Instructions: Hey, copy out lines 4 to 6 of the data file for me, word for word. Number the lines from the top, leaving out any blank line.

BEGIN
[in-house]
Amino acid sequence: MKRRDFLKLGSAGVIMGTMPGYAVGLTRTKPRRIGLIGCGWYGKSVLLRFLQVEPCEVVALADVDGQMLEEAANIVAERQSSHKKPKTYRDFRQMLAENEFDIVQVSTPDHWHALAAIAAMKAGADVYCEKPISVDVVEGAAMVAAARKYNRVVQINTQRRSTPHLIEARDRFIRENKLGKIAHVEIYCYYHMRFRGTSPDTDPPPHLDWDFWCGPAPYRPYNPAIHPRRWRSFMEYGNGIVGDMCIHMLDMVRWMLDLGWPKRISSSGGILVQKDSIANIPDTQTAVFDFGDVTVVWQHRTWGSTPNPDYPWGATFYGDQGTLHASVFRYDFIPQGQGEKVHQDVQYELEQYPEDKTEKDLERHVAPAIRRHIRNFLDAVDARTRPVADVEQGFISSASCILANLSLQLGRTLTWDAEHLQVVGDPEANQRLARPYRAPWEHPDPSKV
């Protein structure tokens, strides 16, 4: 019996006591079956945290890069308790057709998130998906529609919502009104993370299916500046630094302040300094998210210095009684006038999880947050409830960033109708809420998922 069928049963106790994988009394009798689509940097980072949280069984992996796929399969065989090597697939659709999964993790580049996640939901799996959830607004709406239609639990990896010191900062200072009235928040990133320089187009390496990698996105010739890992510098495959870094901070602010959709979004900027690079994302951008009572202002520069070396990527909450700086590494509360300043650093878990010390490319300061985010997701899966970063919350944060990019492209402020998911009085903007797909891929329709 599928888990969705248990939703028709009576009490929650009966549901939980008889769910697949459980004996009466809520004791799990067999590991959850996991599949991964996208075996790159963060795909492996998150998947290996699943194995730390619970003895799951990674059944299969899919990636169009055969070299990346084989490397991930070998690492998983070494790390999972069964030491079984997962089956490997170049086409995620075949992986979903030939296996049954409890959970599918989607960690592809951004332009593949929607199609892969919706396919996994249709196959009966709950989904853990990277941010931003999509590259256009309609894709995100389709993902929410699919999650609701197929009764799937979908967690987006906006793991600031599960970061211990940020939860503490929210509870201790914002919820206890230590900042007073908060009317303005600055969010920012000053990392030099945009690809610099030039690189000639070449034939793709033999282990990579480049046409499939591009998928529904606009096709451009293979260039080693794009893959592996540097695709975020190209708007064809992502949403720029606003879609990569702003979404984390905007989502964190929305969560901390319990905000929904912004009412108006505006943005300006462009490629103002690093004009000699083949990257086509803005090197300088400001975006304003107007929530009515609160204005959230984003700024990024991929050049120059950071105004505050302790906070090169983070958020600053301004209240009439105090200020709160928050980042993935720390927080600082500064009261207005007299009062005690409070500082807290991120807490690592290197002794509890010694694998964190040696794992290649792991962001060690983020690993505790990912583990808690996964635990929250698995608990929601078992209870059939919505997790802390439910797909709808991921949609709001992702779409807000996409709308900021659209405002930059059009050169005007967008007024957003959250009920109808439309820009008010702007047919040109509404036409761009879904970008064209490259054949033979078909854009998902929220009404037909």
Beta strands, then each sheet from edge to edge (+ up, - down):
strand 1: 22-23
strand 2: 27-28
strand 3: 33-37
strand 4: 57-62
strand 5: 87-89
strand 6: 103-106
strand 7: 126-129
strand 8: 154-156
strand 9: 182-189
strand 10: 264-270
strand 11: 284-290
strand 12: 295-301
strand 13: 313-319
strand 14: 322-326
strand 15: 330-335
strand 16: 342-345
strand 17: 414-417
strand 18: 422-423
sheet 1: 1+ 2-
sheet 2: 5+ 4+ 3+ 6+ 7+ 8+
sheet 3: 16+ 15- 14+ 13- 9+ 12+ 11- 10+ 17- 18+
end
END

Beta strands, then each sheet from edge to edge (+ up, - down):
strand 1: 22-23
strand 2: 27-28